Mosul (Agenzia Fides) - "Today, I can see at first hand that the Church in Iraq is alive, that Christ is alive and at work in this, his holy and faithful people", said Pope Francis at the end of his homily in Italian at the Holy Mass in Franso Hariri Stadium in Erbil, which took place on the afternoon of March 7th in front of around ten thousand worshippers. This was the last public appearance of a memorable visit to Iraq. The Pope seemed moved and satisfied with what he saw on the third day of his short and intense pilgrimage in view of the pain and expectations of the Iraqi people: on a sunny day with a busy program, the almost 85-year-old Successor of Peter saw the difficulties with his own eyes and gave hopes of rebirth to the Iraqi people and the local Christian faith community by traveling between Mosul, Quaraqosh and Erbil, the capital of the autonomous region of Kurdistan. Three key places, that were affected in different ways by the wave of the advance of the so-called Islamic State (IS), which shook the whole of northern Iraq from 2014 to 2017, sowing grief, devastation and thus wounds in the territories that are still in the hearts of those who remained and those who fled far away. Many areas that have been turned into cemeteries and refugee camps that have emerged between the Nineveh plain and Erbil still bear witness to this today. It was precisely in these places that the Successor of Peter saw the miracle of a living community of faith, a simple and poor people of God, which, as a result of the hardships of recent years, dwindled in number, but continues to draw on the inexhaustible source of the faith of the Apostles. Men and women, young people and children, who also told him about the sufferings and blows suffered in the recent past without complaining about them. Rather, they testify – like the Syrian Catholic priest Ammar Yako in his testimony to the Pope in Qaraqosh, that even the years he and his parishioners spent as refugees who were driven from their homes were not "cursed years", but blessed by the Lord who showed his glory", and now gratefully fills the hearts of those who experience "the miracle of bringing life back to this city". "The Lord", added the priest in his testimony, "has not abandoned us, and what a joy it is to see His Holiness among us today... who would have thought of seeing his presence in this small town ... ".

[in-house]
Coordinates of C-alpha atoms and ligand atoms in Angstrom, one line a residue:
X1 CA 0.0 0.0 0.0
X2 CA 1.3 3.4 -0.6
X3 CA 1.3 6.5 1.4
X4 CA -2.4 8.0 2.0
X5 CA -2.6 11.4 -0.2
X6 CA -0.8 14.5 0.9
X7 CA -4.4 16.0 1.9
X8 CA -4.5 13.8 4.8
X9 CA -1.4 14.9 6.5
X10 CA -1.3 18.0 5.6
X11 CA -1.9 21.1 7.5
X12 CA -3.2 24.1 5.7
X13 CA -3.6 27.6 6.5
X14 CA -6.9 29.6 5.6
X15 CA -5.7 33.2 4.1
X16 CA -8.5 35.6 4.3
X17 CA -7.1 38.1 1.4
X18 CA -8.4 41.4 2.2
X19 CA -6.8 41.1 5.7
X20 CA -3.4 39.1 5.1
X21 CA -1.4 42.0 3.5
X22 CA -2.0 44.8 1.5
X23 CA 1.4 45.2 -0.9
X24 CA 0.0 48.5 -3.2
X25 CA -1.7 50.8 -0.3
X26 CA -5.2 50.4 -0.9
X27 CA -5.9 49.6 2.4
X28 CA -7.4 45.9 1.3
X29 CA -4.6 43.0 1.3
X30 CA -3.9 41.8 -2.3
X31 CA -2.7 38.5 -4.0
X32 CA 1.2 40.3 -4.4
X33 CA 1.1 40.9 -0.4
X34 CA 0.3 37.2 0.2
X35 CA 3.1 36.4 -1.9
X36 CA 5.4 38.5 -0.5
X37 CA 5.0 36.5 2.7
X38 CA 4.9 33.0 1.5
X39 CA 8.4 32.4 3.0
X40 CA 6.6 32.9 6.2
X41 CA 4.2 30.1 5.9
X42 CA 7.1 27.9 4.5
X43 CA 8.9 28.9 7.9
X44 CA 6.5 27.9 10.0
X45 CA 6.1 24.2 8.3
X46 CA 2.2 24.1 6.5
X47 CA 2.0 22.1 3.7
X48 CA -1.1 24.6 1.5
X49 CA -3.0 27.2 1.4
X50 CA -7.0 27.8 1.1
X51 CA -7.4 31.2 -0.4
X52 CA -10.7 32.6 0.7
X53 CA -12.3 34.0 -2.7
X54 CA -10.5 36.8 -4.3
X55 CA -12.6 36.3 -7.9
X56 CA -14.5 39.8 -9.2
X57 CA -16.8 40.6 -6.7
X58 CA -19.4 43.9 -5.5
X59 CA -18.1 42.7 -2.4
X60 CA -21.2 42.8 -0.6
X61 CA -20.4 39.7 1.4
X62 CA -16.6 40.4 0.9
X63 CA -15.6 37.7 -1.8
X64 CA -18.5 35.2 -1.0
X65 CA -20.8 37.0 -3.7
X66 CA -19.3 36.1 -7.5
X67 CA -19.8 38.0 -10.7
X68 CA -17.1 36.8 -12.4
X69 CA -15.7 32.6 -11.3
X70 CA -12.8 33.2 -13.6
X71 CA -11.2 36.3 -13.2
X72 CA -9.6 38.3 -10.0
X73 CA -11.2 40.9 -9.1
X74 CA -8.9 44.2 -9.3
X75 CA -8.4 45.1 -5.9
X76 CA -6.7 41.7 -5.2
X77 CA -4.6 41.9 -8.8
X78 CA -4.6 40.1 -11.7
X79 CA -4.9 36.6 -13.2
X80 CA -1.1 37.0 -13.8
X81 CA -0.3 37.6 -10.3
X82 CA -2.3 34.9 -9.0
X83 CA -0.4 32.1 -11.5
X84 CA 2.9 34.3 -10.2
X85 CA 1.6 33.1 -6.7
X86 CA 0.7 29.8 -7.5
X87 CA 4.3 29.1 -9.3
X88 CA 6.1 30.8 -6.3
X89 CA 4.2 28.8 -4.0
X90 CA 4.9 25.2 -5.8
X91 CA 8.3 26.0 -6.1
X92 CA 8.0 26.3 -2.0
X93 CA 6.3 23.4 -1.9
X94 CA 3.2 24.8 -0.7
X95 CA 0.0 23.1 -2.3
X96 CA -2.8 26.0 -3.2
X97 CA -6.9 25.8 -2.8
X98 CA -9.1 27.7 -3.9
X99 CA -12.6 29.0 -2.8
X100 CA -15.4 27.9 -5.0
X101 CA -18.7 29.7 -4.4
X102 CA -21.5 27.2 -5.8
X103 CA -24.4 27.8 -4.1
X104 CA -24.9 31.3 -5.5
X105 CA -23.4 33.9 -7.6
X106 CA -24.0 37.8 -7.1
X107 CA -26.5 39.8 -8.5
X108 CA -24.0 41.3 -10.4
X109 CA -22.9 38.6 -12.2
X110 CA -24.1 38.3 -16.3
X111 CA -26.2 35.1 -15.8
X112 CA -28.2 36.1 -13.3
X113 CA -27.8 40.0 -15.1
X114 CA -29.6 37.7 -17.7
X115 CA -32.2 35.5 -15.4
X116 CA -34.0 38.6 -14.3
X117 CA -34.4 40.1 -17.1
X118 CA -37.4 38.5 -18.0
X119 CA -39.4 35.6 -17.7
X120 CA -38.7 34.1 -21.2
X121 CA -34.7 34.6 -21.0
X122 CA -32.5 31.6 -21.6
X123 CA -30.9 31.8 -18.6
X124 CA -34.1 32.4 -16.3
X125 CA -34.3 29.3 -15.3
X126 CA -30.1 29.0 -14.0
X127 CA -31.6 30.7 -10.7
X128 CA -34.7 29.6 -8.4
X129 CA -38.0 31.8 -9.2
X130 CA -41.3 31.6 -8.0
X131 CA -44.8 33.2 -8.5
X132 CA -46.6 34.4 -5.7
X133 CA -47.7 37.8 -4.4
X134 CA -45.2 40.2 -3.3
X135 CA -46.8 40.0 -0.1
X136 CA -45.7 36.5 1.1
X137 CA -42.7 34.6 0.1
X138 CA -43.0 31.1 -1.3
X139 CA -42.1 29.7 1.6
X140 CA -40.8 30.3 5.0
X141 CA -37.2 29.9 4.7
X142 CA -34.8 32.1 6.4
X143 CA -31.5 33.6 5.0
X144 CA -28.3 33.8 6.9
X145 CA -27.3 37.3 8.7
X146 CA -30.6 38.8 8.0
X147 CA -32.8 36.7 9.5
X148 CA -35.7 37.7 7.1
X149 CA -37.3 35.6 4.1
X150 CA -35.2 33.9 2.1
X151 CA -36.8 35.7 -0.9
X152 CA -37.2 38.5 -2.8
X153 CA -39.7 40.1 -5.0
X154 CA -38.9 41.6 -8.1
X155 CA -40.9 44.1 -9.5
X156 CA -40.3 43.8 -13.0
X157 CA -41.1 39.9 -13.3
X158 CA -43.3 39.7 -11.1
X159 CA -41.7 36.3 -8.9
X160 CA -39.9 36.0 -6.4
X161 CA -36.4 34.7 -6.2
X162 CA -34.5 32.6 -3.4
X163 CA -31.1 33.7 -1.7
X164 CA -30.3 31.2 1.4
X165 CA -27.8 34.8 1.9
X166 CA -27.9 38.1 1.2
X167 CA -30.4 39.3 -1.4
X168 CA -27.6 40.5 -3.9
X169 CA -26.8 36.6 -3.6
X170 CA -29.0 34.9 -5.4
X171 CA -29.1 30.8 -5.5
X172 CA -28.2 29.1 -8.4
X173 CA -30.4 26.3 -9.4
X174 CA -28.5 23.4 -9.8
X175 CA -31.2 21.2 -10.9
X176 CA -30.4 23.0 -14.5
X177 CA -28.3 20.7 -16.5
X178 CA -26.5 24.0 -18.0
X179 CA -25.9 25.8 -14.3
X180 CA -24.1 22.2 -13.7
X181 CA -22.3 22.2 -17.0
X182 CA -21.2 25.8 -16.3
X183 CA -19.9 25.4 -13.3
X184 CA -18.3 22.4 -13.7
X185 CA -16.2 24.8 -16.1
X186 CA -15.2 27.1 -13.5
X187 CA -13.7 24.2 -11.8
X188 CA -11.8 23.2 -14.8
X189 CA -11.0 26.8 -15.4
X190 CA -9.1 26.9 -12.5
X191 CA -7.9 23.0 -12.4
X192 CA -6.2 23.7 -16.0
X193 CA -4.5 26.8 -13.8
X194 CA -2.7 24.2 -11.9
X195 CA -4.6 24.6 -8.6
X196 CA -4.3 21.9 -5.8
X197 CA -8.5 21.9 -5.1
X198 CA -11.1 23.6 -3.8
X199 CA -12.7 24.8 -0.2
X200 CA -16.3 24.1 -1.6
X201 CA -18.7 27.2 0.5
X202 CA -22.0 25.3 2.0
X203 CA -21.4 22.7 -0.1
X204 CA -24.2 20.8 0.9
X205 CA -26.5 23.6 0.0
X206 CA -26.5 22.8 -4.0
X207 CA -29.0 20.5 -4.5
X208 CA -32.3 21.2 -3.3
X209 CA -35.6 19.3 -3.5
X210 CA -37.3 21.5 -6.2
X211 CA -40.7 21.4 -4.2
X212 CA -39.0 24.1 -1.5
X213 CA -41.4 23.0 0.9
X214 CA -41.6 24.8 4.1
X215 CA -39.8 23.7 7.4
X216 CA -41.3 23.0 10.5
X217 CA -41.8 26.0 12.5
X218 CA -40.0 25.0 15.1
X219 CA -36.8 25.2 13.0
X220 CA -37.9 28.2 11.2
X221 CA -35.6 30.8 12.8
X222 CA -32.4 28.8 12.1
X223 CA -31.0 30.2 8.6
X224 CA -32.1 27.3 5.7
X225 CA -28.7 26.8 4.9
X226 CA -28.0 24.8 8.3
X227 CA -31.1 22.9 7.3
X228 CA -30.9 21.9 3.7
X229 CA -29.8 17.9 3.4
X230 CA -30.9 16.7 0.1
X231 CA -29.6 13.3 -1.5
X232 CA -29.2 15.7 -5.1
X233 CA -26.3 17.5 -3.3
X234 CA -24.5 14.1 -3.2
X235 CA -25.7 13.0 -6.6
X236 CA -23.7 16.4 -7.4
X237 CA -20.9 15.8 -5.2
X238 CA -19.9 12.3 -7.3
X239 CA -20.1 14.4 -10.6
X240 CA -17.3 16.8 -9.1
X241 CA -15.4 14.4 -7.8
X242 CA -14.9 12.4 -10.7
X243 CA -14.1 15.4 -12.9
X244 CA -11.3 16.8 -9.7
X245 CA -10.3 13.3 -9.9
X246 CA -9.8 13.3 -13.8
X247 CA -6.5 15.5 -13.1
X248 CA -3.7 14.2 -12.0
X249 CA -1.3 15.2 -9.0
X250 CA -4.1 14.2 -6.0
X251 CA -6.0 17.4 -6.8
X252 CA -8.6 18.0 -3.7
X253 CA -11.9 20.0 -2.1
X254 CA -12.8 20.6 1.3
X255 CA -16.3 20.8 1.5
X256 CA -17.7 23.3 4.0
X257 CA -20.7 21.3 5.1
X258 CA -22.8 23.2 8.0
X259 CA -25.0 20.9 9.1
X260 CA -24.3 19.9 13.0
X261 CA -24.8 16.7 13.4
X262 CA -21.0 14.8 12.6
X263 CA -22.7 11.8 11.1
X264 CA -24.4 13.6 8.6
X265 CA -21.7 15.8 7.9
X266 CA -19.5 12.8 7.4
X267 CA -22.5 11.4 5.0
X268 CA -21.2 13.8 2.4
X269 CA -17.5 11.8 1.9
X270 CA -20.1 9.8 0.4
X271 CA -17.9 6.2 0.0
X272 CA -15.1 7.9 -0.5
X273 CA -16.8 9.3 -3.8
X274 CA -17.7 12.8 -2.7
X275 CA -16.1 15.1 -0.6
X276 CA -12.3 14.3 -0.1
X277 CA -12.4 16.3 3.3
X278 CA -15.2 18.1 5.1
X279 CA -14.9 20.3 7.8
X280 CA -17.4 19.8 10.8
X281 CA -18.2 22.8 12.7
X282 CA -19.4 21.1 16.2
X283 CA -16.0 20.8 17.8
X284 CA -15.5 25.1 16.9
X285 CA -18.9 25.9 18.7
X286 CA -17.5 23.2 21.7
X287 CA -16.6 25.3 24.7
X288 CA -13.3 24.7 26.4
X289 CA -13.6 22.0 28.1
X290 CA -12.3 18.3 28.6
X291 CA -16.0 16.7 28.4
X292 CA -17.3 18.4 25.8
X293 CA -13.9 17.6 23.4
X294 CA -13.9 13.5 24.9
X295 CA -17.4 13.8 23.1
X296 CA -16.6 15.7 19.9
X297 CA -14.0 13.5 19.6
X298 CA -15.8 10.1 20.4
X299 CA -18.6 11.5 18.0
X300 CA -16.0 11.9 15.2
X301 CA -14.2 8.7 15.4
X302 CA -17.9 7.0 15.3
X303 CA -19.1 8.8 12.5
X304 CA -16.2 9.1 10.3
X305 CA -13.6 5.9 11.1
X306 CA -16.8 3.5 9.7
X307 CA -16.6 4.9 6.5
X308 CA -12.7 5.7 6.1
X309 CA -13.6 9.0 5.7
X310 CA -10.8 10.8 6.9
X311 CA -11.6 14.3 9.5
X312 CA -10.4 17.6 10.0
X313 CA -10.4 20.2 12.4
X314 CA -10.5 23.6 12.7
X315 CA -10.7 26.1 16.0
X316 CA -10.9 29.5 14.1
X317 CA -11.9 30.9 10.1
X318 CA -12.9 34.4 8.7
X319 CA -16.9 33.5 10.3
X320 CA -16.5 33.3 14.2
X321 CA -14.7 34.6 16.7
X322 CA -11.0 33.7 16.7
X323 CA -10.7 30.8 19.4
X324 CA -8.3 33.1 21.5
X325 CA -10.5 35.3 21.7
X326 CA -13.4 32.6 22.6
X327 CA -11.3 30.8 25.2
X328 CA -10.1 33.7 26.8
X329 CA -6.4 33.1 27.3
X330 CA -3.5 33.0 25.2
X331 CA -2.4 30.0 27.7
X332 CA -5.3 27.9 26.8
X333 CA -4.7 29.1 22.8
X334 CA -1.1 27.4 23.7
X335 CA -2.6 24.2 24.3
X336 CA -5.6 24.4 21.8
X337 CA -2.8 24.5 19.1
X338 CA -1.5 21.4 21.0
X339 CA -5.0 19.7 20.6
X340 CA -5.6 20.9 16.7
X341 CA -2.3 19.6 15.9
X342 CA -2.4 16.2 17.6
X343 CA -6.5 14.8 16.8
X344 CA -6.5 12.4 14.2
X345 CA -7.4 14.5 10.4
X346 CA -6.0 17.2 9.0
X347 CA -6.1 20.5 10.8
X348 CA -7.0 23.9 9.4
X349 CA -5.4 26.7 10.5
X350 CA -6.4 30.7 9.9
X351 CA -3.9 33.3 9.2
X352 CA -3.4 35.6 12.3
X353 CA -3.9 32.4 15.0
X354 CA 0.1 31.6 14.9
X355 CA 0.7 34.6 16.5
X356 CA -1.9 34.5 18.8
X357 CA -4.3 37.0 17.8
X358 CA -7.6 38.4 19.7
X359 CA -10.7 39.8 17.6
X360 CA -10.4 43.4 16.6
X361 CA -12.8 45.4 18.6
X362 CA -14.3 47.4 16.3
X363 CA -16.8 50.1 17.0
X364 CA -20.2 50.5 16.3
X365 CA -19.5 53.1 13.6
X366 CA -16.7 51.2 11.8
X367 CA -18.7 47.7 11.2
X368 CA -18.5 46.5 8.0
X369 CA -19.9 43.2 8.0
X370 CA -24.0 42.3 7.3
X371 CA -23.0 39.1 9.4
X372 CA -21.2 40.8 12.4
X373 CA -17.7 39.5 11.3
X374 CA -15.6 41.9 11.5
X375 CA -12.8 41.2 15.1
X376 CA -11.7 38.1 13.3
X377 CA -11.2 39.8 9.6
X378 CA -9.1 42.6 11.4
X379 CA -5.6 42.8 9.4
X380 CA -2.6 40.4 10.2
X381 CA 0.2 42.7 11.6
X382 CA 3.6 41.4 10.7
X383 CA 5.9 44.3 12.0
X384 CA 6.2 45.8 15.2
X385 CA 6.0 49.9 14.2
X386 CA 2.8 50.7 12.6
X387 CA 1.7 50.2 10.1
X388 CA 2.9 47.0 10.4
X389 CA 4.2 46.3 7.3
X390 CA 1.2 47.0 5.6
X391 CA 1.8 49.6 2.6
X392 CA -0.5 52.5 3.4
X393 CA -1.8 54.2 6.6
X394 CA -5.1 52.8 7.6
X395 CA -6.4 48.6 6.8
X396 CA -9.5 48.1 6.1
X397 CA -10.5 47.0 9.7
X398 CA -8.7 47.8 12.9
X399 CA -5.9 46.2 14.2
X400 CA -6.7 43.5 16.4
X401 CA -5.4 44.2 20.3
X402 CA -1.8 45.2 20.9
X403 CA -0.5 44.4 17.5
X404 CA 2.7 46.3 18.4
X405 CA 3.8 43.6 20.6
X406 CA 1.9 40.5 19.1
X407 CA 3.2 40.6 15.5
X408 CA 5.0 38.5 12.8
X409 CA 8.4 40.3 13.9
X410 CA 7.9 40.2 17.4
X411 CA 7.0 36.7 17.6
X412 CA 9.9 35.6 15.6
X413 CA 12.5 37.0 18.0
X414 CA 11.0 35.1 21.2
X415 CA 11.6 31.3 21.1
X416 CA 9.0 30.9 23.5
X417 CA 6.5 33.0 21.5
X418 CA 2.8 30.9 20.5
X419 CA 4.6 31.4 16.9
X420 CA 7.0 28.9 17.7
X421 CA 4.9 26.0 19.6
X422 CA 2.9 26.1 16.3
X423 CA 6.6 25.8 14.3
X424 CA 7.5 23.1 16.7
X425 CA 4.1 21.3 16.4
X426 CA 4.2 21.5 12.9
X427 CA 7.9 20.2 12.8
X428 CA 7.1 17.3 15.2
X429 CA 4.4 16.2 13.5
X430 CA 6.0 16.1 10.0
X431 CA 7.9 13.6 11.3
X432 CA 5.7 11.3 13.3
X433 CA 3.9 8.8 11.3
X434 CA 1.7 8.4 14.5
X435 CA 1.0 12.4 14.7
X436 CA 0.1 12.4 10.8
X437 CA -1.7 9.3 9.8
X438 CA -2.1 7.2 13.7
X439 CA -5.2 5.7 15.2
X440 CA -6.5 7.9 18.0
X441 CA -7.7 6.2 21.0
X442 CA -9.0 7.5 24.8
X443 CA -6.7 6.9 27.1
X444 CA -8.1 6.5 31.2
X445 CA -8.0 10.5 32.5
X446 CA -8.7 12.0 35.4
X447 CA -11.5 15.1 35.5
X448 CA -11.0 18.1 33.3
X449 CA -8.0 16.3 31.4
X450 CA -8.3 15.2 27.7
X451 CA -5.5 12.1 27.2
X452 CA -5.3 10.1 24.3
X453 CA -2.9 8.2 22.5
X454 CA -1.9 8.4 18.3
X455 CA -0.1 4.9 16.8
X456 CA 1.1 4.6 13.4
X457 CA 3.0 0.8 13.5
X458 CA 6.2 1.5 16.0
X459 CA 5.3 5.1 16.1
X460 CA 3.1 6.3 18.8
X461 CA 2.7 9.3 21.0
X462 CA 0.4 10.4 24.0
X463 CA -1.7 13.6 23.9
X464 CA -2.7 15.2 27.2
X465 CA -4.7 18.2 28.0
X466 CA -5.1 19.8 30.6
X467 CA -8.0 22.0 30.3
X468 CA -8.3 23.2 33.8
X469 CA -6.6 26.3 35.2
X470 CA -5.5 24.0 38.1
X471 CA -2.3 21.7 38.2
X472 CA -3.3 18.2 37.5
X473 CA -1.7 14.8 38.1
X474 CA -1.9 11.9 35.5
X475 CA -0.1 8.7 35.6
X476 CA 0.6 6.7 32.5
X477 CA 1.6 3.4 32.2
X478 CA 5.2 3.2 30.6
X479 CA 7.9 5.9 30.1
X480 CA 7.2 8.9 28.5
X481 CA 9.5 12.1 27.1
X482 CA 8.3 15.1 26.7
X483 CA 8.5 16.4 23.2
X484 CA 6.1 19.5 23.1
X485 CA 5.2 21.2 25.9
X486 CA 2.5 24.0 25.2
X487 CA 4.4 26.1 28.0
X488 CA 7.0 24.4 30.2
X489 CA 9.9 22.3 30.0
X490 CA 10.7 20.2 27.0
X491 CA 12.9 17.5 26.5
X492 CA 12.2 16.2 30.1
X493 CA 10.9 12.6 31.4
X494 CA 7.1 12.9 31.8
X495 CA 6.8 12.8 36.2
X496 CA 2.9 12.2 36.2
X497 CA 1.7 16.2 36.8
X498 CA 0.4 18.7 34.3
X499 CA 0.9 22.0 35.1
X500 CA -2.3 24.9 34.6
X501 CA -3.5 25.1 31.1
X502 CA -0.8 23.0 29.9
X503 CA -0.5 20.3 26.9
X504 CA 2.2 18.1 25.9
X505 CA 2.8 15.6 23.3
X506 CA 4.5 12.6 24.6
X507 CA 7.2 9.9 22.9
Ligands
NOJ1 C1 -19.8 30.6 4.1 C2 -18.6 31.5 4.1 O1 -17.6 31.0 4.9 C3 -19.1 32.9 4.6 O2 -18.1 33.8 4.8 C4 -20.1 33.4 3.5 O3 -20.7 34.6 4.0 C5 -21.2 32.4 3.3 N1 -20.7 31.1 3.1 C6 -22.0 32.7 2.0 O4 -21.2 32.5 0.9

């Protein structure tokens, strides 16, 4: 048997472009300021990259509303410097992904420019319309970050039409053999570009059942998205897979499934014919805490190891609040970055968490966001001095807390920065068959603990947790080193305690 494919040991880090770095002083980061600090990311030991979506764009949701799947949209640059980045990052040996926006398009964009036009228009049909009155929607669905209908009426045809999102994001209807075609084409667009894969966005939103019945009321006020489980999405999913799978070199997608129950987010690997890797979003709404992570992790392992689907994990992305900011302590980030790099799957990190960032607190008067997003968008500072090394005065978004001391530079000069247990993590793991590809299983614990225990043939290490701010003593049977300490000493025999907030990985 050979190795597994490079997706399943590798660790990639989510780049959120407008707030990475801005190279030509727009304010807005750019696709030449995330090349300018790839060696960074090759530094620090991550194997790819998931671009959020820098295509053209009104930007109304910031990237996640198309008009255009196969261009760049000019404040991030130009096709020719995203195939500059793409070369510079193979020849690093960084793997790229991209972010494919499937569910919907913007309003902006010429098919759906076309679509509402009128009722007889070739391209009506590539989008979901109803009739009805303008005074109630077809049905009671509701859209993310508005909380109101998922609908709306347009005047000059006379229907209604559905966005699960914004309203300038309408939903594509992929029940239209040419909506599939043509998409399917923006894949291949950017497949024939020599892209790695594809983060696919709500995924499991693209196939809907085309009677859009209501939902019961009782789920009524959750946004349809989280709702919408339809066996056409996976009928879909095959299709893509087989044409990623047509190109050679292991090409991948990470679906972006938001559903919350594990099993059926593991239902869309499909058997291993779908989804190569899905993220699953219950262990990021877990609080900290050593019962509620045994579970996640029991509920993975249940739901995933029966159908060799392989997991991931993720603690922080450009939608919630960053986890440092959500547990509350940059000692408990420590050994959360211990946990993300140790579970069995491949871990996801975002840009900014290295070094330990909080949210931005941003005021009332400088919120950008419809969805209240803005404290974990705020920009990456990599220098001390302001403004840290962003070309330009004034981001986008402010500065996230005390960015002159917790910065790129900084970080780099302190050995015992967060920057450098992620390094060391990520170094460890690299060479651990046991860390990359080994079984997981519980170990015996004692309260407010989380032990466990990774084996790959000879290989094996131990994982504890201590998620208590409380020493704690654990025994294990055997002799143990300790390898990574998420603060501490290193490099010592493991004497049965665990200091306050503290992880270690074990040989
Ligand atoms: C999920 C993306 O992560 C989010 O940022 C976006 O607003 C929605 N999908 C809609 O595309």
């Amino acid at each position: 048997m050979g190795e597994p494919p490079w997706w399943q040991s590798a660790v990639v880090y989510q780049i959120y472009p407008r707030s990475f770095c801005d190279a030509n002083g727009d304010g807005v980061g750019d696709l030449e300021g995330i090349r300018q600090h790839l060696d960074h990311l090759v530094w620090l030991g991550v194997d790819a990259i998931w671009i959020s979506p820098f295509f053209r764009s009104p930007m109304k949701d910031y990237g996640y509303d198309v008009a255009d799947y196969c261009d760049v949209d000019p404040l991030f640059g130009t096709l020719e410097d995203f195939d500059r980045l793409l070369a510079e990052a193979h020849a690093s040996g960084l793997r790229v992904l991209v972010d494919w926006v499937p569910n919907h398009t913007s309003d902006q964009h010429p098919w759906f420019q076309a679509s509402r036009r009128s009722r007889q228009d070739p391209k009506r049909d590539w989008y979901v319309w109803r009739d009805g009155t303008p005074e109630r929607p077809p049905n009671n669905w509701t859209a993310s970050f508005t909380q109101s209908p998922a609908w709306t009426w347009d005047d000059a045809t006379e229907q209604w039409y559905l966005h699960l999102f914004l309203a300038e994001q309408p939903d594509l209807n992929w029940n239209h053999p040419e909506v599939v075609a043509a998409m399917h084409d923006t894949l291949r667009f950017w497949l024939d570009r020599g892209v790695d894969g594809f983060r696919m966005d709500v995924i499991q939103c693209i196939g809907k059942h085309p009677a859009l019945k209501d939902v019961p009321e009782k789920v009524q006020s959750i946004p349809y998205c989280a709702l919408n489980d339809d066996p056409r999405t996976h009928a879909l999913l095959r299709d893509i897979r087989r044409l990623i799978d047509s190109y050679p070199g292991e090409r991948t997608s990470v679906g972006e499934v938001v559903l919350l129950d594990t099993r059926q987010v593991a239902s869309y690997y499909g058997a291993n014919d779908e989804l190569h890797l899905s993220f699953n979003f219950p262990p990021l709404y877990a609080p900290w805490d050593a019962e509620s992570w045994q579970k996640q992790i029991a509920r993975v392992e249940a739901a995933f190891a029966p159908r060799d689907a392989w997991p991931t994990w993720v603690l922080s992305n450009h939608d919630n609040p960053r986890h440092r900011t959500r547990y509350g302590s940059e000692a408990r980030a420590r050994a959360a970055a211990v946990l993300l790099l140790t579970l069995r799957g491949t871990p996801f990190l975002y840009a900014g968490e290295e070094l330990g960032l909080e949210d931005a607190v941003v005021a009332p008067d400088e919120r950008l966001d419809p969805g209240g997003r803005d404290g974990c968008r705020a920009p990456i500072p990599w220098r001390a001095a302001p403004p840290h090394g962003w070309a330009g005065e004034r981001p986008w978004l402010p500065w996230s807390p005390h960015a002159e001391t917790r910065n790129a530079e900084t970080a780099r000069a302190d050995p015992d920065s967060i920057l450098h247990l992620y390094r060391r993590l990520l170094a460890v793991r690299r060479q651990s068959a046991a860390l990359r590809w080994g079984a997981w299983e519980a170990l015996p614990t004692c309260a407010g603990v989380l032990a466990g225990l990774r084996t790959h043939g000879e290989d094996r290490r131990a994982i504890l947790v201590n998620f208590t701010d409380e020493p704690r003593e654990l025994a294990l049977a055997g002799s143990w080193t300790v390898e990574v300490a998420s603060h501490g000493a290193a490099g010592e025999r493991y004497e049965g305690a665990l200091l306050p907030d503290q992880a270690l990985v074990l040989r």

The jihadists of the Islamic State (Daesh) had built their stronghold in Mosul. At least 500 Christian families left the city during the siege. After the military interventions that put an end to the Islamic State, only around seventy have returned. In the heart of the old city, which is still littered with rubble and bombed-out buildings, the Pope reaffirmed the conviction that "brotherhood is stronger than fratricide" and the hope that even those "who pervert the name of God cannot destroy" by treading paths of destruction". In Hosh al-Bieaa square, surrounded by four churches that were desecrated and destroyed during the jihadist occupation, the Pope read a prayer for the victims of the war. "If God is the God of life – for so he is – then it is wrong for us to kill our brothers and sisters in his Name. If God is the God of peace – for so he is – then it is wrong for us to wage war in his Name. If God is the God of love – for so he is – then it is wrong for us to hate our brothers and sisters".